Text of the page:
I am constantly perplexed how people without disability, often consider those who need extra support to be extremely dependent. Walking past gyms, I see ‘personal trainers’ aplenty. In our western society, we are all interdependent. People go to the supermarkets and purchase vegetables, grown by others.  If you think you’re totally independent, what would be your reaction if your internet ceased working?

I rest my case.

I hear a knock, my worker is here, I must end this rant, and yes I know who is behind the door.
About Lauren:

Lauren Hislop is a social researcher, writer and a passionate disability advocate. She has been a blogger for various organisations. Lauren has been known as a professional uni student. She is a member of HWC, living in Newcastle with her partner.


Lauren Hislop- blogging about living with disability
girl having fun in wheelchair

Living with Disability (3)

By | Disability, News


As I stumble down the supermarket isle, my eyes gravitate to the word ‘special’. Whilst I yearn for a bargain, I have a sense of utter aversion to that word. ‘Special’ conjures negative memories of starting school, it equates with segregation and confinement.

I was placed in a ‘special unit’ at a mainstream primary school, my peers had both physical and intellectual disabilities. We had classes within the unit and were permitted to play with ‘mainstream’ students, during recess and lunch.

Our classrooms were wooden buildings separate from the mainstream school, magnifying our differences. Although there wasn’t a physical barricade, an invisible force field existed and I knew if I crossed it, I would be penalised.

I struggled to grasp why I was prevented from being with the other students. My differences were amplified when staff placed a helmet on my head, before I ventured out to play. This was done for safety, I had a tendency to frequently hit the pavement. I remember, trying to convince other students, I had a motorbike parked behind the class room. I was adventurous. When playing outside the unit, I would climb trees, quite a feat with cerebral palsy (CP)!  Staff would recognise me by glancing at my knees, constantly grazed and occasionally dripping with blood. I never grasped the word caution.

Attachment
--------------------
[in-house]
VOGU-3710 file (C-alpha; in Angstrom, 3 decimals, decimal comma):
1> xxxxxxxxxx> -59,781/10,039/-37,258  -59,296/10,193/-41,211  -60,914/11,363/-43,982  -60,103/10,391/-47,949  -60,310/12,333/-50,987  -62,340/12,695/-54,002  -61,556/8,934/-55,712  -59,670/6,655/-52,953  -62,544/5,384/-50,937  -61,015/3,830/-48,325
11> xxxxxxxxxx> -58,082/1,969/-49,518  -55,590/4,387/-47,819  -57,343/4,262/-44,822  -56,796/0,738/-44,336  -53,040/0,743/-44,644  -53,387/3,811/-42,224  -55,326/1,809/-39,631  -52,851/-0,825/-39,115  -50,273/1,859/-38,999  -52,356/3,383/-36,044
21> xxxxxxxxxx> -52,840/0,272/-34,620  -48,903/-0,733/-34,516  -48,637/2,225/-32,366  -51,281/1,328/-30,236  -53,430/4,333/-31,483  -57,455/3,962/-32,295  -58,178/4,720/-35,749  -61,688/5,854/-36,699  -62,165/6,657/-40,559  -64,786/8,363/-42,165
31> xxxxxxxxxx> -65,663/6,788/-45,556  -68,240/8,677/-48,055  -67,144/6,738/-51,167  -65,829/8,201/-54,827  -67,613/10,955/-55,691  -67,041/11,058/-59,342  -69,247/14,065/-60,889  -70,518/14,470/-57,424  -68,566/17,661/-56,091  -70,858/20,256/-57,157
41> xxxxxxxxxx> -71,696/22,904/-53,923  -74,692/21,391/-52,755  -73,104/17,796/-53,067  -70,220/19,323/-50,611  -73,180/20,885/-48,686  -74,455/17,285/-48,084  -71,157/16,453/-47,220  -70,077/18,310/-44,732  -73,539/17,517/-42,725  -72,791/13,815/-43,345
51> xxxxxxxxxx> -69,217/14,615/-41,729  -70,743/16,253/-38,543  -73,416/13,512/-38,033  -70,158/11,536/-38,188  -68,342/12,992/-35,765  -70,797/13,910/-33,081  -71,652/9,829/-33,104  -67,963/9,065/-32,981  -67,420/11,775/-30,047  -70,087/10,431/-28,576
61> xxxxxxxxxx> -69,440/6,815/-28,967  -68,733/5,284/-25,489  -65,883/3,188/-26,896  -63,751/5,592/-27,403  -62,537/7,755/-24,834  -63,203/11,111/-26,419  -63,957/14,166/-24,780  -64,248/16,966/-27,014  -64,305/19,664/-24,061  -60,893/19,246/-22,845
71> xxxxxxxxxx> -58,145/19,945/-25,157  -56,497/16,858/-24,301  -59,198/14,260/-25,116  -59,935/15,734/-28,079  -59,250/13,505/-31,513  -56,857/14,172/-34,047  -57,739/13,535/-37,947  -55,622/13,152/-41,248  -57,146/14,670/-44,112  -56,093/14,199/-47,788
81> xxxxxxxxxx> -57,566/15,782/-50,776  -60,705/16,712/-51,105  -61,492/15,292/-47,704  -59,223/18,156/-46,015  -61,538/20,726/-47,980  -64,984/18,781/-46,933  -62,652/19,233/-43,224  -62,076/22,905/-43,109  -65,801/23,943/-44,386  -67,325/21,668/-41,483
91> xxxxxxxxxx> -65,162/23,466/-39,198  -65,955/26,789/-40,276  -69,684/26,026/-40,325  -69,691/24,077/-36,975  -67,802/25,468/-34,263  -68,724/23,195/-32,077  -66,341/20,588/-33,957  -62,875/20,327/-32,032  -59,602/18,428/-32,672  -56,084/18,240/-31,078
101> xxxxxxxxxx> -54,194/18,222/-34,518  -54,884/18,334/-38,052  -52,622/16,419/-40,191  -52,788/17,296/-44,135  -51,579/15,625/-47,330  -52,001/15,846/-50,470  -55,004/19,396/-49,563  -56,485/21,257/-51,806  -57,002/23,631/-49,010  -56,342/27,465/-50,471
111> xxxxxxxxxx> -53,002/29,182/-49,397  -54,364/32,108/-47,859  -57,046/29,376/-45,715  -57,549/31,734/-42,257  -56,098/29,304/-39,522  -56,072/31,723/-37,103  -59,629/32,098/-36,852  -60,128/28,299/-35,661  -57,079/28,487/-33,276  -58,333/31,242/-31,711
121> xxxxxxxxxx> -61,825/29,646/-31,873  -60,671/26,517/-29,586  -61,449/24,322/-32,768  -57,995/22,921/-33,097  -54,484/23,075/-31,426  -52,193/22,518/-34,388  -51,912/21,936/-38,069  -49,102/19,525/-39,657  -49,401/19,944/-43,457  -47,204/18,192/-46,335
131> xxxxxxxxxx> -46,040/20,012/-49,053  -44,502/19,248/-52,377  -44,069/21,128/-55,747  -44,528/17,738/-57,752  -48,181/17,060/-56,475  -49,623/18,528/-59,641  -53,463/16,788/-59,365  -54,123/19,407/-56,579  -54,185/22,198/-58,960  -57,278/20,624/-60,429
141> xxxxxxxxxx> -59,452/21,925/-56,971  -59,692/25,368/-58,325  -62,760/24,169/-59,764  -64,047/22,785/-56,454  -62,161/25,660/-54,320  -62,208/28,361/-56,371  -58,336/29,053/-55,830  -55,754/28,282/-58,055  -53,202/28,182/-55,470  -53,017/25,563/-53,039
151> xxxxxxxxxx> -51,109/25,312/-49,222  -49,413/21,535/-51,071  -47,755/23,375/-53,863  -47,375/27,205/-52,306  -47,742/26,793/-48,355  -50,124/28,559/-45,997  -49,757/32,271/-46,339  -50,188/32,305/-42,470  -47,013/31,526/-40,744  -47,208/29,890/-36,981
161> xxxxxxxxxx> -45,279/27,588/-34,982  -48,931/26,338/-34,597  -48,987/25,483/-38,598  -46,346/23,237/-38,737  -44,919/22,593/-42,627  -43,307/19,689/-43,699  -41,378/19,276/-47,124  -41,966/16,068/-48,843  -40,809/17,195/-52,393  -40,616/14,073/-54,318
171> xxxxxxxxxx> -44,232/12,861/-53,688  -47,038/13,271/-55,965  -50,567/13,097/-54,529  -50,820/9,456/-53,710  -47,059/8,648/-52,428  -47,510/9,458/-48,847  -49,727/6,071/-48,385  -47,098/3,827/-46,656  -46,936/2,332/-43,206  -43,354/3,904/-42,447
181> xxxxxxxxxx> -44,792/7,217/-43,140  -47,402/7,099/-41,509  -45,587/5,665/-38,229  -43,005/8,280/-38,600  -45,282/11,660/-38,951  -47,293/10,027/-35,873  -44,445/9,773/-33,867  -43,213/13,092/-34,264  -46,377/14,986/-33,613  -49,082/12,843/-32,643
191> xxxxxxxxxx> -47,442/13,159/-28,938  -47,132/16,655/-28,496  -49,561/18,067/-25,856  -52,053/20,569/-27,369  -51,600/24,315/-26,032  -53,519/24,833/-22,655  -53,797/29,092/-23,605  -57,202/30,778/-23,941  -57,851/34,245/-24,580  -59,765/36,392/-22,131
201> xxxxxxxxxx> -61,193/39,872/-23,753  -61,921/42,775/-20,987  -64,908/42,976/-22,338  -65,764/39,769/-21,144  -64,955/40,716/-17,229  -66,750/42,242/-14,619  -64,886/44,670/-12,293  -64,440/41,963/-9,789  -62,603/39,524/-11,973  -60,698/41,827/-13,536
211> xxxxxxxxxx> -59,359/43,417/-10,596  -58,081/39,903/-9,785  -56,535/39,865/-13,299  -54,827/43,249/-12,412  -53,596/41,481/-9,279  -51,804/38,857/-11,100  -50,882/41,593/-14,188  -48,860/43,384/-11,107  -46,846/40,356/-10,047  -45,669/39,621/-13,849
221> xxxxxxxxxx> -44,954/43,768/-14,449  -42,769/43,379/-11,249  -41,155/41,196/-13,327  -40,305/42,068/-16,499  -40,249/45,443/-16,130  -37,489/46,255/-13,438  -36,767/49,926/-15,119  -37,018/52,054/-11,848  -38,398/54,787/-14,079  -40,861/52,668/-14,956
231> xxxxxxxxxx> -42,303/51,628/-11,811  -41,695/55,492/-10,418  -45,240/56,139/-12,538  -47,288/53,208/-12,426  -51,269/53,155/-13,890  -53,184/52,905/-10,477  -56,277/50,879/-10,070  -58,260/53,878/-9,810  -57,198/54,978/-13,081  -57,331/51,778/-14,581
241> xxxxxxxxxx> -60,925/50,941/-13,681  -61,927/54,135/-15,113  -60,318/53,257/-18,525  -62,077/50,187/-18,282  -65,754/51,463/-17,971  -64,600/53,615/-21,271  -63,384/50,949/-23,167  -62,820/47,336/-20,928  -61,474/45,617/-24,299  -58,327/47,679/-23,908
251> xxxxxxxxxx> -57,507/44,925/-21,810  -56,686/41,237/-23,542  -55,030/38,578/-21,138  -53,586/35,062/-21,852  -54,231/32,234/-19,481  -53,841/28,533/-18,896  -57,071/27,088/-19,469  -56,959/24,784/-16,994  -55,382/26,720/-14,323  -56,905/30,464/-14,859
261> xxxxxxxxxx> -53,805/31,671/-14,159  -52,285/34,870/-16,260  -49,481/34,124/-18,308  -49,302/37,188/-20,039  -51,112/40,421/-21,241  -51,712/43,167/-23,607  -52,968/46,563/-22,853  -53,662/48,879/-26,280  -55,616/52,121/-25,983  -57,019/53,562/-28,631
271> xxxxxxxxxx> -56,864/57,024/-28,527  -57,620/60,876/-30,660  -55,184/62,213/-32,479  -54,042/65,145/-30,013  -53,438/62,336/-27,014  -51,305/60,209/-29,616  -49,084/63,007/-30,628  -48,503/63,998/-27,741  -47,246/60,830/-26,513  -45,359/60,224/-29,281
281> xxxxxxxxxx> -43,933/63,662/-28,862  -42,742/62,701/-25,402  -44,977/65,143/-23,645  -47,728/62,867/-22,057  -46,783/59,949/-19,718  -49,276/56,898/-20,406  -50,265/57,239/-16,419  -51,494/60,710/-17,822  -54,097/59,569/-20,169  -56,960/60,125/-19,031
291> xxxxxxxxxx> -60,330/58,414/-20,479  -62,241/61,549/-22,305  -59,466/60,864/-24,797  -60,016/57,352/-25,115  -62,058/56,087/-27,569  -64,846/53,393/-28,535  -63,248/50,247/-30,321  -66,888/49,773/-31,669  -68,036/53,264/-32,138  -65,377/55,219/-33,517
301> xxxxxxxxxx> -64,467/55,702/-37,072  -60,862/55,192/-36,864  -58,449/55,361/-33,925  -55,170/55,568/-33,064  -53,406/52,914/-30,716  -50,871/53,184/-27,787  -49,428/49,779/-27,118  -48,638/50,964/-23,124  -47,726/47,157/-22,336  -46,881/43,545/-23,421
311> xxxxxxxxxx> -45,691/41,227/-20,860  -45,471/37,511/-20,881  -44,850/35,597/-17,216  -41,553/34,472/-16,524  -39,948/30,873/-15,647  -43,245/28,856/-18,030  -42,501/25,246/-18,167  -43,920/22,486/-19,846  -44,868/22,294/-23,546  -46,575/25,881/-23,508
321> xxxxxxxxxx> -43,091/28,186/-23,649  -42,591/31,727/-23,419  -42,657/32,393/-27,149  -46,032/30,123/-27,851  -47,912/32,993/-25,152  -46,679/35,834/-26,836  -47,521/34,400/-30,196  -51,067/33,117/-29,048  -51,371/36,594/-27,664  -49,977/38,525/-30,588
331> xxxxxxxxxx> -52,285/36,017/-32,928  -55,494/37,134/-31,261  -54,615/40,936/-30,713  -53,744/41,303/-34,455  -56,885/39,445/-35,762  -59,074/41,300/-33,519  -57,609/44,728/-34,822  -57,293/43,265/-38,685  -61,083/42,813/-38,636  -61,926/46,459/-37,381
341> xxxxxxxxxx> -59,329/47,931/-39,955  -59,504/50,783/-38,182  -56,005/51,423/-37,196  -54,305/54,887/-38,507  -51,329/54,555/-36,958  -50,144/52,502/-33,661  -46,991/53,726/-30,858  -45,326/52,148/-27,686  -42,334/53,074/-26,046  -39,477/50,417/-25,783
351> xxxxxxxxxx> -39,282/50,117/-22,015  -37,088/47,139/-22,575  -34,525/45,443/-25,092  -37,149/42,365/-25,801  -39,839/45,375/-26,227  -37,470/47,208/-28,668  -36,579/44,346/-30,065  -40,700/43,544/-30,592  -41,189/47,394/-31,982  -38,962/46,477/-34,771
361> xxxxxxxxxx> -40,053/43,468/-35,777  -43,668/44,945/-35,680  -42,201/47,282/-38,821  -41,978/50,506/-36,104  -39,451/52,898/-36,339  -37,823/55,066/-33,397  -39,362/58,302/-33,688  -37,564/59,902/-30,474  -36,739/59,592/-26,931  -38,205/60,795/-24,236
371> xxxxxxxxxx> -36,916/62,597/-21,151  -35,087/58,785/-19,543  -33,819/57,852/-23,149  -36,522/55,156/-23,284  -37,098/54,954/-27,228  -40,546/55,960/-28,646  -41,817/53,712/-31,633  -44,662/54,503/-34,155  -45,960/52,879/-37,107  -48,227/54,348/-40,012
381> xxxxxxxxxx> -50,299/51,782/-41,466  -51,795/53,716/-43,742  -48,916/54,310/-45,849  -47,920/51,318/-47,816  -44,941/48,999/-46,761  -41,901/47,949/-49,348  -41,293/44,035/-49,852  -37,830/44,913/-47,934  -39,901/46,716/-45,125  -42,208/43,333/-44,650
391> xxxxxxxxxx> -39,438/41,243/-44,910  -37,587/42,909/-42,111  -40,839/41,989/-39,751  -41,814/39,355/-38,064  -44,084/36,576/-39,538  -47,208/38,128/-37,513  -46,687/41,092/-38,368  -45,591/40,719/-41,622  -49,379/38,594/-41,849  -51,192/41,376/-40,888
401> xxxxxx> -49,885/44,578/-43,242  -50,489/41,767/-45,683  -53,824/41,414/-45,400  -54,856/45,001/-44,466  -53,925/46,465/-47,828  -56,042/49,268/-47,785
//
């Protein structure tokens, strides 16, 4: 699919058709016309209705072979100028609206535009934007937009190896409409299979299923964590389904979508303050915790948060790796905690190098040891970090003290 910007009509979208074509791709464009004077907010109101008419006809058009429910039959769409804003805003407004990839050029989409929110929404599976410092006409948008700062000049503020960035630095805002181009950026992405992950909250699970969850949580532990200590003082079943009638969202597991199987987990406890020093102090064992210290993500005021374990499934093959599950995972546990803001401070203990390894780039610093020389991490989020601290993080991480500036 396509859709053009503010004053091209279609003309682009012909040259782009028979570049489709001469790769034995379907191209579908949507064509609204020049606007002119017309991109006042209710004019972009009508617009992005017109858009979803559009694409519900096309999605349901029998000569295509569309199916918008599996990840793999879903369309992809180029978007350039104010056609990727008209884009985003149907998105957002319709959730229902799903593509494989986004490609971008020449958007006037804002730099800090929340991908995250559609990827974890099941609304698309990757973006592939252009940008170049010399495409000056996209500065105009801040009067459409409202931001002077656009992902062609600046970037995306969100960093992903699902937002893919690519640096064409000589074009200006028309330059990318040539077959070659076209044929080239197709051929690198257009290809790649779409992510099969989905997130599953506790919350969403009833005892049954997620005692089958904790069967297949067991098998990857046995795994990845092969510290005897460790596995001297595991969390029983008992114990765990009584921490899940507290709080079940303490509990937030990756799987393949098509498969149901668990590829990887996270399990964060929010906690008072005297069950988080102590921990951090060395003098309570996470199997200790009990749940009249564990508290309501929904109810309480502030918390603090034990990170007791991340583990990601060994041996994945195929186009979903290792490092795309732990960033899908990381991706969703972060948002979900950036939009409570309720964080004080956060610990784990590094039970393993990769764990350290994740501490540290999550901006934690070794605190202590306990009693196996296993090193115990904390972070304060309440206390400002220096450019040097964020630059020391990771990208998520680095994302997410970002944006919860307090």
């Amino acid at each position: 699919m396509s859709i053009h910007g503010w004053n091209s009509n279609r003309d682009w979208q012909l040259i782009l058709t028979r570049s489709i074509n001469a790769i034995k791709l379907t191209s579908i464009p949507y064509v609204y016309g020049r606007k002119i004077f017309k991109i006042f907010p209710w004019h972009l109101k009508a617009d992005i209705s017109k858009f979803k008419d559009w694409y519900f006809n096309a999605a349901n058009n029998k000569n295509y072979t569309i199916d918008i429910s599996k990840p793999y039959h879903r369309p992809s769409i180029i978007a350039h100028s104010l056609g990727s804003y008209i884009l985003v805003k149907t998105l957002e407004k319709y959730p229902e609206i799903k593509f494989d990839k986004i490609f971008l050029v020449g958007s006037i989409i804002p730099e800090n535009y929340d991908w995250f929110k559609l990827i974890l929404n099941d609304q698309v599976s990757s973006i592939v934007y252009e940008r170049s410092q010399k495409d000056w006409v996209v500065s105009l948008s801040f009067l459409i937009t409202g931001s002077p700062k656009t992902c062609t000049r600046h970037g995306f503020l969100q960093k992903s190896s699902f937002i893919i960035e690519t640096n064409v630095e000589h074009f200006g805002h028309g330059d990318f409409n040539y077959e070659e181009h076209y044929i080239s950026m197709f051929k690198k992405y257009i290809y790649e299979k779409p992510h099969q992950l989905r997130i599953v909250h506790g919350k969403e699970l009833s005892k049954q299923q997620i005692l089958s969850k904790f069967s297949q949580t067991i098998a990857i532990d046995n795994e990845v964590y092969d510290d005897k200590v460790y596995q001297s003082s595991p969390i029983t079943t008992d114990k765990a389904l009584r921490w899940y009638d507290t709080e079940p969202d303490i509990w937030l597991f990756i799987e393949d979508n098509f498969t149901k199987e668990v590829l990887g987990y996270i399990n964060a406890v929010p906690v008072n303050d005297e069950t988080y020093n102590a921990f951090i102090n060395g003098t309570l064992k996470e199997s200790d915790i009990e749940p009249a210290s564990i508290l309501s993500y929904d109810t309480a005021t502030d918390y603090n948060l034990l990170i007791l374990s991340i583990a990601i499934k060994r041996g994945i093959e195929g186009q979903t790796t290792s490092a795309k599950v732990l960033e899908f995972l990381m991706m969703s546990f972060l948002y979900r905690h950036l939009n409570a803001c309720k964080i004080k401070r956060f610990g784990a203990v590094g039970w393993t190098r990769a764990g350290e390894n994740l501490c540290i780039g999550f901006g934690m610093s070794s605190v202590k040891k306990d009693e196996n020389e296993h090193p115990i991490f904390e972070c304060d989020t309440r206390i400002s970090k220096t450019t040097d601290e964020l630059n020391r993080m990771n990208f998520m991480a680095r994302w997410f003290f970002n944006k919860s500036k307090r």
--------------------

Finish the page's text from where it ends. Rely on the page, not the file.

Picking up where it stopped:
I was an intelligent child and loved learning. However, CP made writing and speaking laborious tasks. In kindergarten, I was granted a type writer. This was an intrinsic moment, I could now clearly articulate my thoughts, the machine became both pencil and voice, it was emancipating, opening a whole new world.

The environment wasn’t conducive to learning. While I was devouring Enid Blyton books, my teachers provided me texts containing simplistic sentences. I craved stimulation. Learning tasks were not matched to my cognitive ability and I completed them rapidly, with no provision for extension. I was denied the same curriculum as able bodied children and felt stagnant.  Fortunately I went to the library often, I was content to read.

Most days after school, enjoying my ice cream soda, with the remains of cream dripping on my chin, I would question mum why I couldn’t attend school with able bodied children. She would glance at me sadly, perplexed how to explain the workings of systemic discrimination to a six year old.

When my younger brother Dean, started at the local catholic school, I was incensed. My outrage reached its pinnacle, after attending his school mass. When mum picked up her bag to depart from the pew, I burst into tears, raining down my cheeks as a monsoon. “Why can’t I go to this school mum? Dean does!” That question sparked my mother’s quest to gain me entry into a mainstream school. Over the course of a year, she wrote letters and attended meetings over weak tea with school officials. I had to sit tests, proving my cognitive capability. I was confident my results wouldn’t disappoint and I was correct.

Wham! In 4th grade I was accepted. I was a bird released from a cage. I desperately yearned to fit in, to prove I was just as smart or stupid as my able bodied peers. I was openly embraced by the other students and finally tasted inclusion. Friends would love speeding my wheelchair through the playground, I fell out a few times, my stomach aching from laughter.

In high school, I remained in mainstream classes using humour to gain acceptance. For instance in drama, during a ‘say and act’ lesson, I told the other students to walk ‘like me’, producing raucous laughter.

I allowed students to take turns in my electric wheelchair. It was a novelty and my popularity grew. Sadly, my increased popularity was short lived. My class mates and I were all assembled in the hall one day, to hear the Principal's voice, magnified through a microphone, demanding the wheelchair be used only by me. As an adult, I’m aware of the health and safety implications, however, at the time I felt as though the school administration was maintaining demarcation between the other students and me.

In my senior years, I achieved high marks. I was extremely fortunate to have nurturing teachers, with strong beliefs I would be accepted into university. My future became full of promise, aspiring to earn a degree and become a productive citizen.